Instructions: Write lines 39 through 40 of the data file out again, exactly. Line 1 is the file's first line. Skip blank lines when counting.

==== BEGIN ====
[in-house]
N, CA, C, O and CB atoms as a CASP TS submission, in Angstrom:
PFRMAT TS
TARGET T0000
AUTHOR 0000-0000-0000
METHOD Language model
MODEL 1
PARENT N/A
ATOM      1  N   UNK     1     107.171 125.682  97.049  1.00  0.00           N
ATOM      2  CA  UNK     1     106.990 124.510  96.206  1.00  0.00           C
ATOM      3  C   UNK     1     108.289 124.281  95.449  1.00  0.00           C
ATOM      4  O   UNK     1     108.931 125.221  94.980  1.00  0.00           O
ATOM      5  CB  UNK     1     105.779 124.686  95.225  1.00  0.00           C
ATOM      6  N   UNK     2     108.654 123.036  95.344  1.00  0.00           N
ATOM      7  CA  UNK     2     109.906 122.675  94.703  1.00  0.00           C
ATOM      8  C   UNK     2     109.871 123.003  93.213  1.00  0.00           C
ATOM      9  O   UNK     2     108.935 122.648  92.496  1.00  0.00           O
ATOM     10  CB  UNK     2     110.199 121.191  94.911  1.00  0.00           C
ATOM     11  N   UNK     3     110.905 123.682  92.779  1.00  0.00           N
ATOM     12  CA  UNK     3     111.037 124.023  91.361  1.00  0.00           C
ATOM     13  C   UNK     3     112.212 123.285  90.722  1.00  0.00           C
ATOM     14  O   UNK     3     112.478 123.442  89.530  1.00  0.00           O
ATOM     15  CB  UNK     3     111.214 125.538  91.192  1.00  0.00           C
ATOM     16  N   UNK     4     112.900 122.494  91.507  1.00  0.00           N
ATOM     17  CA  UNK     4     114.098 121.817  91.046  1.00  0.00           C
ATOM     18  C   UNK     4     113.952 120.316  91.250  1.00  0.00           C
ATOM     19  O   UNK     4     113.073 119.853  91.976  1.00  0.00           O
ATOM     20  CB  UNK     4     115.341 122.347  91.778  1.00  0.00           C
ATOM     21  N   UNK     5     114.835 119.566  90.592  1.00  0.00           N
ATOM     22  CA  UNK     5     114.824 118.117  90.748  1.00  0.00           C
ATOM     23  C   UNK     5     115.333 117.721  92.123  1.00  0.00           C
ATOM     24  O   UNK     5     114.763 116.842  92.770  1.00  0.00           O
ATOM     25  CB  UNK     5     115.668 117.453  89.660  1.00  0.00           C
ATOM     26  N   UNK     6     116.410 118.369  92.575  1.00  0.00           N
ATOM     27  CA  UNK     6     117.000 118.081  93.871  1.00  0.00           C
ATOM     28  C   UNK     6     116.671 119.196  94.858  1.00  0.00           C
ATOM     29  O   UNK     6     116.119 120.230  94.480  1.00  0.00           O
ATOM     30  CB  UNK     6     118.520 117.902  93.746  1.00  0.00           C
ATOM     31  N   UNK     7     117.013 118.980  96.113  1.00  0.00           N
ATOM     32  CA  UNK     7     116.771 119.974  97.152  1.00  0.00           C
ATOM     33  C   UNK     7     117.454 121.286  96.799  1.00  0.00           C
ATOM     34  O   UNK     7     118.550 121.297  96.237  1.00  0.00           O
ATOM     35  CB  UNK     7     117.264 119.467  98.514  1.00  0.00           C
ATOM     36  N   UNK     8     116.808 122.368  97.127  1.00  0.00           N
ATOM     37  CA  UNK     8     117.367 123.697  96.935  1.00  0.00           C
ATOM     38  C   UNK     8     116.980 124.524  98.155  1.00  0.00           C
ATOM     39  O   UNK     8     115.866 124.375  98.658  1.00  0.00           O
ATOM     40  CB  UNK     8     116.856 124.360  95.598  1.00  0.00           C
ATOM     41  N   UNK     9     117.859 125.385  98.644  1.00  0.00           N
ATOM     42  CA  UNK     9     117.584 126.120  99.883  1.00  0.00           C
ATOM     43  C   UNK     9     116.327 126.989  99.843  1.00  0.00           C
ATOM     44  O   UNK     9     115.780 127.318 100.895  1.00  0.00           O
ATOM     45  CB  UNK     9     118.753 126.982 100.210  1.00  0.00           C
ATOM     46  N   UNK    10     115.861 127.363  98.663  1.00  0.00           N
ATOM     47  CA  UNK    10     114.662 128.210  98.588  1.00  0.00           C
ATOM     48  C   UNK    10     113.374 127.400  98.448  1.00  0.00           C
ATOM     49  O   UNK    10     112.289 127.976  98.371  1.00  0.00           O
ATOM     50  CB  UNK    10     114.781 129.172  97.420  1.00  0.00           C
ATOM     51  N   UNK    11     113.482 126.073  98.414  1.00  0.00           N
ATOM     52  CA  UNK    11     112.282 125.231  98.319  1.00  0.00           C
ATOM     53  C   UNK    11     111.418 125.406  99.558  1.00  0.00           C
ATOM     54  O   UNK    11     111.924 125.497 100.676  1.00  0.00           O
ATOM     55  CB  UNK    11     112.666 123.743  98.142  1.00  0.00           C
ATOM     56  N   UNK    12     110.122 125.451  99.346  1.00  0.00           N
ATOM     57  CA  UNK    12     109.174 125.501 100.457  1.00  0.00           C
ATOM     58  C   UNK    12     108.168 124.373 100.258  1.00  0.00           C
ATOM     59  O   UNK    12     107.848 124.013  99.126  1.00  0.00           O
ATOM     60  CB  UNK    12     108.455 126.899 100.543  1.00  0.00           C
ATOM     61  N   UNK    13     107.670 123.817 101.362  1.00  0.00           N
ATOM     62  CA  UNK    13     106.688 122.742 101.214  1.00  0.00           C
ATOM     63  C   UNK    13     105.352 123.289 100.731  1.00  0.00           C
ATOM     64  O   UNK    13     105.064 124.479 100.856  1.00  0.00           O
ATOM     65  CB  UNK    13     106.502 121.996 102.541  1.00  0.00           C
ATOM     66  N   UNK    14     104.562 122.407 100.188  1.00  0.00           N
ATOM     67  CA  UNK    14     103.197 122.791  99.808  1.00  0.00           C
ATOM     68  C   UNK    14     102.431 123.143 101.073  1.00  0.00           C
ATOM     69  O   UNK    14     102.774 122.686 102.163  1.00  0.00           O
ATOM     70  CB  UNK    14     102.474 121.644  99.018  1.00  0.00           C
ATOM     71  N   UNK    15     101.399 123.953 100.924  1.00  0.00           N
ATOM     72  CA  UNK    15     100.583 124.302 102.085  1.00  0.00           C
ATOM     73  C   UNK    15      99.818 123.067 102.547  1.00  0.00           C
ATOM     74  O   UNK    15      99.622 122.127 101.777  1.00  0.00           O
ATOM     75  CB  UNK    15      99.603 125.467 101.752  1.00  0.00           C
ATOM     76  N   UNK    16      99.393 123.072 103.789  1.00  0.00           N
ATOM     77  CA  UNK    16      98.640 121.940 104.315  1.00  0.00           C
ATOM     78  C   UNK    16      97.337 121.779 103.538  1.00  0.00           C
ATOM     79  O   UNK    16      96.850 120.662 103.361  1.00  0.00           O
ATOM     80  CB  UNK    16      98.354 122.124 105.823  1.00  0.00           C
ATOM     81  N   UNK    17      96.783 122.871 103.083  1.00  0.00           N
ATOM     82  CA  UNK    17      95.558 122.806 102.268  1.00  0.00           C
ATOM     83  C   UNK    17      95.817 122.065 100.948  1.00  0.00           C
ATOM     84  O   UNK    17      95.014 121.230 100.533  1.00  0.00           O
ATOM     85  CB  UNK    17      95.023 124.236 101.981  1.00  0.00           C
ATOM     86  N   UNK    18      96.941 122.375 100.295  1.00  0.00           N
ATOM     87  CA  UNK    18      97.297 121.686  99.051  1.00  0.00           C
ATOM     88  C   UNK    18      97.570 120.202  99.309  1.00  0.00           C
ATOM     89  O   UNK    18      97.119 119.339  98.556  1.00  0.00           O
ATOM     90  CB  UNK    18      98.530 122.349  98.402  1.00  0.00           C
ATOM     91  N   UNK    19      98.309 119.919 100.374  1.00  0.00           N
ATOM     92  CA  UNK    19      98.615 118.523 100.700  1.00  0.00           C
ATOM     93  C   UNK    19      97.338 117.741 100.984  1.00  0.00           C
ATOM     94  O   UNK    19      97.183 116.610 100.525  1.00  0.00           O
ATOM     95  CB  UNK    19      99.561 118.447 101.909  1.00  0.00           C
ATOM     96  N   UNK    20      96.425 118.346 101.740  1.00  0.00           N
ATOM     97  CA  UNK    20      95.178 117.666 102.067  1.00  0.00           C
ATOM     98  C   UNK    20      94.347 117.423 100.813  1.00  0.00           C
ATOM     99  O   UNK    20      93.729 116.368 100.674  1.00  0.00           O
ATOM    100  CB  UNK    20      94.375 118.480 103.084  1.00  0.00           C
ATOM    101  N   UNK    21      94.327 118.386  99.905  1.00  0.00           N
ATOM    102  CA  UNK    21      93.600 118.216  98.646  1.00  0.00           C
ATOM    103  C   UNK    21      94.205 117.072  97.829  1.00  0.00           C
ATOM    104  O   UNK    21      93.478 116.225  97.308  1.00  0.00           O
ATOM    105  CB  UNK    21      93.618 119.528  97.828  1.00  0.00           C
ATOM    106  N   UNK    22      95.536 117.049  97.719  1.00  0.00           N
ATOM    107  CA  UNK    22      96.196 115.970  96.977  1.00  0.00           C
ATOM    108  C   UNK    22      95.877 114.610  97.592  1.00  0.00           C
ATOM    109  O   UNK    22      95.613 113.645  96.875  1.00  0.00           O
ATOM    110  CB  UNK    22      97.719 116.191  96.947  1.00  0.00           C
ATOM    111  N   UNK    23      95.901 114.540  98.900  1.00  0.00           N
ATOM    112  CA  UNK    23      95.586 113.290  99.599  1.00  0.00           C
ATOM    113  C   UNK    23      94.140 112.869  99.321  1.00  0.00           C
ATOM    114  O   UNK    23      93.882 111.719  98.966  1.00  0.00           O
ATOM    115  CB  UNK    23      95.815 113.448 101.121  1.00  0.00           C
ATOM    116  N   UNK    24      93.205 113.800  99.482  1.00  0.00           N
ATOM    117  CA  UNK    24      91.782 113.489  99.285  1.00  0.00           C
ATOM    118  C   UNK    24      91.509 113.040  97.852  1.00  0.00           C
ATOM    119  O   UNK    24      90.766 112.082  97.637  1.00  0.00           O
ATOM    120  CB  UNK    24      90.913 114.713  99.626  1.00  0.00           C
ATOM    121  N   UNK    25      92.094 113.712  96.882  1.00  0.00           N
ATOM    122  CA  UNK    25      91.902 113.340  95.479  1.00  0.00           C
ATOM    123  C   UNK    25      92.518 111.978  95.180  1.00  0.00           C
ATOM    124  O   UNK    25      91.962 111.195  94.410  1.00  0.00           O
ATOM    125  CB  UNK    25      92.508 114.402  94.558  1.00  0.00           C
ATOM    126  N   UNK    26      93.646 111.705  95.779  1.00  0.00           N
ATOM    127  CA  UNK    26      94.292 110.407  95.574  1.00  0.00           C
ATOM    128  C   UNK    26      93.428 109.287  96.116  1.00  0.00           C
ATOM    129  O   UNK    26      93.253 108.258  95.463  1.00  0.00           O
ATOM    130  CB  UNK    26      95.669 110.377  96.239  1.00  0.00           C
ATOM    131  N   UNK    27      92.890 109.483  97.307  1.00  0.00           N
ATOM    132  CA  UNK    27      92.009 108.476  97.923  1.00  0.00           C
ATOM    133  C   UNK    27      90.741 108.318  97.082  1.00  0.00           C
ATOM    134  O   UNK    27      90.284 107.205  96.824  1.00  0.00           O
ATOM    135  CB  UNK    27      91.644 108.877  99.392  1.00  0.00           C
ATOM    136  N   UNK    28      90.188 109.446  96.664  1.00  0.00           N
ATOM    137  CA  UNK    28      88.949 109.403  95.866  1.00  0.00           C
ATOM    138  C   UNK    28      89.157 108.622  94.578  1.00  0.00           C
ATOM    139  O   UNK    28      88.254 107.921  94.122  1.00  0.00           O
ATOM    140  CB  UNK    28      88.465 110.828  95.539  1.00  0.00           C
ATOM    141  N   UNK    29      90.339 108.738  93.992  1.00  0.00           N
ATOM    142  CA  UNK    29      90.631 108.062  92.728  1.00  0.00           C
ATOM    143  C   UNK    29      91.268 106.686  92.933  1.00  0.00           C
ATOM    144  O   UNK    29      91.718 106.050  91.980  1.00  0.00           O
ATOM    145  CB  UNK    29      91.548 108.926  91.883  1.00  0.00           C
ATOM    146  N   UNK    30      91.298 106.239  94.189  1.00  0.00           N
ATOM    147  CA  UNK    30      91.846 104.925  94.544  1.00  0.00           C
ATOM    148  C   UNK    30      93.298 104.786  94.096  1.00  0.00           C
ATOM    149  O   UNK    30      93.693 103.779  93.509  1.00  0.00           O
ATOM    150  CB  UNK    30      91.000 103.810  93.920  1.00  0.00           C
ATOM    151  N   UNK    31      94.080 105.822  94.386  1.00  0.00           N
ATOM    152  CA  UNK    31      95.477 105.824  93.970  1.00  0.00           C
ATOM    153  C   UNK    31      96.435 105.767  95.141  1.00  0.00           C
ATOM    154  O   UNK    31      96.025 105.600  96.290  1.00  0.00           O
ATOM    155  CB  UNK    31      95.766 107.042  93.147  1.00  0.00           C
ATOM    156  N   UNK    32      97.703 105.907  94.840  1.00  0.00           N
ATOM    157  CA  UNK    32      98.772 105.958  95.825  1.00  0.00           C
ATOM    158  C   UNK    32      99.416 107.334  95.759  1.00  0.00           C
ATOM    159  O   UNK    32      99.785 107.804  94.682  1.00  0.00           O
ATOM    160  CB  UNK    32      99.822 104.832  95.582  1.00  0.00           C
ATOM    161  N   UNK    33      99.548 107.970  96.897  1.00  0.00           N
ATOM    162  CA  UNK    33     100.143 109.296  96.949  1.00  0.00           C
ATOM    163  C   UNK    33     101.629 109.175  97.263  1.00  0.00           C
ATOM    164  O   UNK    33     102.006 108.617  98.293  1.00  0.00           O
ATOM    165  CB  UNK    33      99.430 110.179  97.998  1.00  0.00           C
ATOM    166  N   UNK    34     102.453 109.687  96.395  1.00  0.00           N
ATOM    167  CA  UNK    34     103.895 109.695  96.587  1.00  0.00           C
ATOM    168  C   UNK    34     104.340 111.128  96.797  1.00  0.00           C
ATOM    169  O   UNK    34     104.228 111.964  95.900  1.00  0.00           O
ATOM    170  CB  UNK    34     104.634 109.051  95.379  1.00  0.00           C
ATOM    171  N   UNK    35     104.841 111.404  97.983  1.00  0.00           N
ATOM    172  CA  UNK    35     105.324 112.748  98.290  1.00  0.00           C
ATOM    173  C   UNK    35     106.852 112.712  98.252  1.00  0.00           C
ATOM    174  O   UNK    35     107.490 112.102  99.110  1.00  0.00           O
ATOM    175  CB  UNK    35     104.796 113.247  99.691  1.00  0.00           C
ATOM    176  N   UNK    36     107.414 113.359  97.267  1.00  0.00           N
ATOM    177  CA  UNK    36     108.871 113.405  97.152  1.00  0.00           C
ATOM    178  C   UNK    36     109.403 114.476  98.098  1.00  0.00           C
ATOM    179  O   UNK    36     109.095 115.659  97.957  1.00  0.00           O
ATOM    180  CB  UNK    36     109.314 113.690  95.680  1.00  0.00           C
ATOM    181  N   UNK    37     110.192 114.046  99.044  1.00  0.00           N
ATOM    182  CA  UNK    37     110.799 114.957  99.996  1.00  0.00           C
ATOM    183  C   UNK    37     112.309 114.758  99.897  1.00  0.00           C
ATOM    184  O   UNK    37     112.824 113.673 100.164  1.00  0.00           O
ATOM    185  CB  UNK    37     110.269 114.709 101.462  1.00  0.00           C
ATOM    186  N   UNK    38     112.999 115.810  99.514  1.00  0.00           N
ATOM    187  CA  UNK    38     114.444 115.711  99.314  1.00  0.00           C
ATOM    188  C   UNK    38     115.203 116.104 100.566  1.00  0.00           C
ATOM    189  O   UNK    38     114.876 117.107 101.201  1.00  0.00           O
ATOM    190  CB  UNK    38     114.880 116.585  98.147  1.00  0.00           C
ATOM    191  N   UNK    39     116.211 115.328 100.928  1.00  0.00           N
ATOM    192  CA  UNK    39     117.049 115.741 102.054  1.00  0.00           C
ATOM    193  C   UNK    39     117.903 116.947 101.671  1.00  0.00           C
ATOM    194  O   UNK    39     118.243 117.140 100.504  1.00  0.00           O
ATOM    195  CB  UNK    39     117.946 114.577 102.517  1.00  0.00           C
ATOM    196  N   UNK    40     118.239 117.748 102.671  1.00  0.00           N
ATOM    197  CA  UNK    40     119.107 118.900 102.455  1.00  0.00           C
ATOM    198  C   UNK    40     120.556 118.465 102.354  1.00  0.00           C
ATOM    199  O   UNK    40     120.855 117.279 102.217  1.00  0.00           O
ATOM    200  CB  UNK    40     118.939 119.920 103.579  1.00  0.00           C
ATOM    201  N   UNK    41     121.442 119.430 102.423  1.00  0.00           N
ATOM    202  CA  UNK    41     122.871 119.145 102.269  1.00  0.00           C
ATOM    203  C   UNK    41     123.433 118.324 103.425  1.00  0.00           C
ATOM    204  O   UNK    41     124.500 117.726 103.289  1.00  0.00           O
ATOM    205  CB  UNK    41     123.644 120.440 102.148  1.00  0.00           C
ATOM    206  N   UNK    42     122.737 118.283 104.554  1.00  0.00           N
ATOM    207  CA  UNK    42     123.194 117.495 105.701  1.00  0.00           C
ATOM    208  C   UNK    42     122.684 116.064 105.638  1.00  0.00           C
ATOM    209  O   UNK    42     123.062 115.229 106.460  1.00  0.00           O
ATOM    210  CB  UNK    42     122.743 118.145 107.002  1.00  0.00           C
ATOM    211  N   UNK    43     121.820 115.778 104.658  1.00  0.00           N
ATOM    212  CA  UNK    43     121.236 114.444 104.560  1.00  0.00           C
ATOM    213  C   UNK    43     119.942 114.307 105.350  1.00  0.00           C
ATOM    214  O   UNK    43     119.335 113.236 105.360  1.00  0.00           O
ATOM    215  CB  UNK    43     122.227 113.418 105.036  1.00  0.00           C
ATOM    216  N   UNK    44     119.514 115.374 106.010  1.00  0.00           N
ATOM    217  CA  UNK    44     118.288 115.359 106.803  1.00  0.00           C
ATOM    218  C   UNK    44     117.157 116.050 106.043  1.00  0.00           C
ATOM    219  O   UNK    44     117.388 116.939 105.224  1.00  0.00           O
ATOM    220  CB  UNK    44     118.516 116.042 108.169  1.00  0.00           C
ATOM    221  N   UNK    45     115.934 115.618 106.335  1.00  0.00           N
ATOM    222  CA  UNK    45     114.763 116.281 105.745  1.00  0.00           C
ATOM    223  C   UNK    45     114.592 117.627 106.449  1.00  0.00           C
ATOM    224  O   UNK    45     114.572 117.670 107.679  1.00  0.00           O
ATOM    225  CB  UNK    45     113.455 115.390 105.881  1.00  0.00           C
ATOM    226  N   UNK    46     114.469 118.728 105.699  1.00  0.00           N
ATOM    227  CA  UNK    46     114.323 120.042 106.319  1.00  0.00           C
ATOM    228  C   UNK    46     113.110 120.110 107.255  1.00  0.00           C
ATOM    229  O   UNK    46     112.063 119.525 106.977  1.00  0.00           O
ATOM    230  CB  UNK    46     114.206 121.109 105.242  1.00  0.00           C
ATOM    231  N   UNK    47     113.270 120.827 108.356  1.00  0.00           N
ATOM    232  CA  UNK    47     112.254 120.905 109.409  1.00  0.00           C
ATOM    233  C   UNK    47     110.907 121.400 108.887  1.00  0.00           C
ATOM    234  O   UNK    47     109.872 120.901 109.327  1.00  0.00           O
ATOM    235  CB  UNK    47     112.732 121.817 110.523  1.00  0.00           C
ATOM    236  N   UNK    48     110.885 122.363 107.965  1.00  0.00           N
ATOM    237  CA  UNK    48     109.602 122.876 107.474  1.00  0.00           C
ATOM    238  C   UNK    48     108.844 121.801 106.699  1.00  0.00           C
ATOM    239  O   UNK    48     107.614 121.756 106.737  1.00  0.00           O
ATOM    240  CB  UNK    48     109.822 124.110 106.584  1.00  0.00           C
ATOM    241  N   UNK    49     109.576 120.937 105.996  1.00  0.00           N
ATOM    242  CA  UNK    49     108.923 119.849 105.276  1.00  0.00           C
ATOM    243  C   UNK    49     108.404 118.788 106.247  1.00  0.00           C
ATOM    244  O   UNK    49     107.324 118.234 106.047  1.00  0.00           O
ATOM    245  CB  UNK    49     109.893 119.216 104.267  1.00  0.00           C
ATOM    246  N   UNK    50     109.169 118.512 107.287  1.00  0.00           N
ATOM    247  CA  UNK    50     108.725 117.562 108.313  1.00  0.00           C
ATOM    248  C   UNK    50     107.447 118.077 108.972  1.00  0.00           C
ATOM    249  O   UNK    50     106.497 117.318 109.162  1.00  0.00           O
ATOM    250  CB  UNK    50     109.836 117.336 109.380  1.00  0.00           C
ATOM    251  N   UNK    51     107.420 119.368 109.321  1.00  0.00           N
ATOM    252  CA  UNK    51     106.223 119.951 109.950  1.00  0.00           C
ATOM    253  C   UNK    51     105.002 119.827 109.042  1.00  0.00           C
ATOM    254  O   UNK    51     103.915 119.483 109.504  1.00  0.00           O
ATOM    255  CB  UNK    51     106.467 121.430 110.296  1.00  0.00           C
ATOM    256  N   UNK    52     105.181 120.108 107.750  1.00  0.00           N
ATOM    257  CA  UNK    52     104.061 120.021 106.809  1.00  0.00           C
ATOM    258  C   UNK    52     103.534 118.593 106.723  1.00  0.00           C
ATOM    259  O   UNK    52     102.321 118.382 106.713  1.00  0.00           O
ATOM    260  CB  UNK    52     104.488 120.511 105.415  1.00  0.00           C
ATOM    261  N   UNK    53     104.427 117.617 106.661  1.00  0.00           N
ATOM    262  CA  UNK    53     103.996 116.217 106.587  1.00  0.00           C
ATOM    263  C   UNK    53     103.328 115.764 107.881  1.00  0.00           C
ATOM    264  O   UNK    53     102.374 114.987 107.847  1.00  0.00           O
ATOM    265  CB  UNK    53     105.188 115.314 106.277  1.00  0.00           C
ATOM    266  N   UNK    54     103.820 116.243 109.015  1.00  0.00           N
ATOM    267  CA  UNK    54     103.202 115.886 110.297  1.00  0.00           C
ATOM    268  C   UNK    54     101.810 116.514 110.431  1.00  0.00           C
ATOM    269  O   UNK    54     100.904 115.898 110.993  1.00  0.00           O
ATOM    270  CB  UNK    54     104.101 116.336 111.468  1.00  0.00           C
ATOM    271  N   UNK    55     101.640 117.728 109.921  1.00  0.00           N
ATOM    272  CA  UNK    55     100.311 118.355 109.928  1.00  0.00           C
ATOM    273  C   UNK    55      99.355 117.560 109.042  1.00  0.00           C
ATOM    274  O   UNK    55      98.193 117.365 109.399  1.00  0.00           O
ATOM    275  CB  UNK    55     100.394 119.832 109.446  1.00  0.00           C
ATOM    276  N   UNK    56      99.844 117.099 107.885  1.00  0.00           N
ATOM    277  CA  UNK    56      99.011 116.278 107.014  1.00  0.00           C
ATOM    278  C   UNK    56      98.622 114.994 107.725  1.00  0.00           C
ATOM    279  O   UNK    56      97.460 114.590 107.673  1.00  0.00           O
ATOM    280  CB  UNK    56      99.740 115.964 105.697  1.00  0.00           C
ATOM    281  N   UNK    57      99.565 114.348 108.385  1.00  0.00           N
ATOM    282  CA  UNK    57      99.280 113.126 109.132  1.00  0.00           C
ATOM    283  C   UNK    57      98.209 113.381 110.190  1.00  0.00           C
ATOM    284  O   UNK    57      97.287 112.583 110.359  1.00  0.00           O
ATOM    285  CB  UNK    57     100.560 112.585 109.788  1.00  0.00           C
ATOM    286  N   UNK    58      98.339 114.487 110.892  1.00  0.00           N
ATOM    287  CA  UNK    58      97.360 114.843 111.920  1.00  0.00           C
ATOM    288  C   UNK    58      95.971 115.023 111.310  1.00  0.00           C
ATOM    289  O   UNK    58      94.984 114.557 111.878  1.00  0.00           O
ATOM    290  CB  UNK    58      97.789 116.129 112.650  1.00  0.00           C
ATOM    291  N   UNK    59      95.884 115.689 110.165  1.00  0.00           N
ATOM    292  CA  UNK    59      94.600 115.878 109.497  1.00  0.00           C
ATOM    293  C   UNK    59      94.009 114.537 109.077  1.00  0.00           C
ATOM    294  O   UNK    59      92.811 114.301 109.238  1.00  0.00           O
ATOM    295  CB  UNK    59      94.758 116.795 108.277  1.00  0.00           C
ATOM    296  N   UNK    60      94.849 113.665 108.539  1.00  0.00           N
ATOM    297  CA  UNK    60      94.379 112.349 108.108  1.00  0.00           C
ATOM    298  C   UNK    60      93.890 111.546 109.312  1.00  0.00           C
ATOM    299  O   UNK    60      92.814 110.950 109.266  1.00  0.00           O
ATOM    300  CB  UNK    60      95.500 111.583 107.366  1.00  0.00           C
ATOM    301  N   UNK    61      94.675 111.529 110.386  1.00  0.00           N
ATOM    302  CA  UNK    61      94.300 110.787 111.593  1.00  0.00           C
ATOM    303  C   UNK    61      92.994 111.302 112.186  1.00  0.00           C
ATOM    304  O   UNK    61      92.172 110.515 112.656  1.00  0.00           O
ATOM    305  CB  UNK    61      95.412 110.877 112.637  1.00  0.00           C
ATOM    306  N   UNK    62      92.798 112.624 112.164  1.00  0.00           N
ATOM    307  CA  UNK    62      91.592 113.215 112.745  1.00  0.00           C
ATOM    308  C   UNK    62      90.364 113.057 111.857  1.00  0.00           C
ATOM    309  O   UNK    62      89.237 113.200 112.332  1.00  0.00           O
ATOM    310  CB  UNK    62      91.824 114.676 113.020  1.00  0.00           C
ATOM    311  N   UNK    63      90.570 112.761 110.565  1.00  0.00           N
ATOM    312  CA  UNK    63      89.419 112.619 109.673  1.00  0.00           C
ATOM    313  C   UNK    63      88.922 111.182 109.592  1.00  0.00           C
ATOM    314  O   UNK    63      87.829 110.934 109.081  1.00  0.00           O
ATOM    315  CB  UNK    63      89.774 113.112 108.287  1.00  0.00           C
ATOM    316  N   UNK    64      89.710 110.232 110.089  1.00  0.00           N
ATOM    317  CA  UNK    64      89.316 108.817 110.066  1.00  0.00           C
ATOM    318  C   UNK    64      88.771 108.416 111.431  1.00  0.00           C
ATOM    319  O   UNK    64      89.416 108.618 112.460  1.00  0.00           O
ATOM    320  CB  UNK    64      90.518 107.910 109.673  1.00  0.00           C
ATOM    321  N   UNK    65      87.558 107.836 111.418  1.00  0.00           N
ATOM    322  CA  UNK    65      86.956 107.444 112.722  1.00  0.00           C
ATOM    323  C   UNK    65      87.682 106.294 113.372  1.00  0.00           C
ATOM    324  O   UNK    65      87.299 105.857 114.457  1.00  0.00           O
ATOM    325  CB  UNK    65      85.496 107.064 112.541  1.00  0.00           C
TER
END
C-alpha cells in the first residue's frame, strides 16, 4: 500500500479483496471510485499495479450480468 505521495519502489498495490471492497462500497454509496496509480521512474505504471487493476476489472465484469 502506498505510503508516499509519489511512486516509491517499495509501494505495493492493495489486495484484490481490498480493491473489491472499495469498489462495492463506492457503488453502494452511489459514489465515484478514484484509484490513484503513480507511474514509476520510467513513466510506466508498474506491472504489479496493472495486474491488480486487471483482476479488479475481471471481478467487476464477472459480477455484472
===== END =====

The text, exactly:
ATOM     31  N   UNK     7     117.013 118.980  96.113  1.00  0.00           N
ATOM     32  CA  UNK     7     116.771 119.974  97.152  1.00  0.00           C